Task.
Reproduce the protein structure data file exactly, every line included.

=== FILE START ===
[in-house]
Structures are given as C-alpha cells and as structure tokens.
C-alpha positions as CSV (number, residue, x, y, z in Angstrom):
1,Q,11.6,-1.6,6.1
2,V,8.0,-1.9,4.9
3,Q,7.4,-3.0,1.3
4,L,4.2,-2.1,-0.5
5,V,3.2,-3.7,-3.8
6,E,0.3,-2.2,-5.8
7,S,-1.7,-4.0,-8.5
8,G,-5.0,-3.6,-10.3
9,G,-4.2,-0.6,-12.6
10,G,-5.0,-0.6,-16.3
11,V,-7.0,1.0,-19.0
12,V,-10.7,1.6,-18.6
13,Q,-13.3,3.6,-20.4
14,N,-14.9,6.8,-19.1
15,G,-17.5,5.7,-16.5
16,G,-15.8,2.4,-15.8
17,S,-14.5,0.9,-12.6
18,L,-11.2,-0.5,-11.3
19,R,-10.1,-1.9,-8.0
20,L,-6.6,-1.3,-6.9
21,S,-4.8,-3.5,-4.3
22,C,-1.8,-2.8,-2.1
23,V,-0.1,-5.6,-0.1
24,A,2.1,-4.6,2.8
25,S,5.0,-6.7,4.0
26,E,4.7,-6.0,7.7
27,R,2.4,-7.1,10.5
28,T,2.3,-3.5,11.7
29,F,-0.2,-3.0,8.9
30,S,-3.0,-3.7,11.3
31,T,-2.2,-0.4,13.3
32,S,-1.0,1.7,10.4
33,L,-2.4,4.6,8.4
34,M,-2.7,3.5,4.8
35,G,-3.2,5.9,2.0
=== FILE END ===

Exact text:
[in-house]
Structures are given as C-alpha cells and as structure tokens.
C-alpha positions as CSV (number, residue, x, y, z in Angstrom):
1,Q,11.6,-1.6,6.1
2,V,8.0,-1.9,4.9
3,Q,7.4,-3.0,1.3
4,L,4.2,-2.1,-0.5
5,V,3.2,-3.7,-3.8
6,E,0.3,-2.2,-5.8
7,S,-1.7,-4.0,-8.5
8,G,-5.0,-3.6,-10.3
9,G,-4.2,-0.6,-12.6
10,G,-5.0,-0.6,-16.3
11,V,-7.0,1.0,-19.0
12,V,-10.7,1.6,-18.6
13,Q,-13.3,3.6,-20.4
14,N,-14.9,6.8,-19.1
15,G,-17.5,5.7,-16.5
16,G,-15.8,2.4,-15.8
17,S,-14.5,0.9,-12.6
18,L,-11.2,-0.5,-11.3
19,R,-10.1,-1.9,-8.0
20,L,-6.6,-1.3,-6.9
21,S,-4.8,-3.5,-4.3
22,C,-1.8,-2.8,-2.1
23,V,-0.1,-5.6,-0.1
24,A,2.1,-4.6,2.8
25,S,5.0,-6.7,4.0
26,E,4.7,-6.0,7.7
27,R,2.4,-7.1,10.5
28,T,2.3,-3.5,11.7
29,F,-0.2,-3.0,8.9
30,S,-3.0,-3.7,11.3
31,T,-2.2,-0.4,13.3
32,S,-1.0,1.7,10.4
33,L,-2.4,4.6,8.4
34,M,-2.7,3.5,4.8
35,G,-3.2,5.9,2.0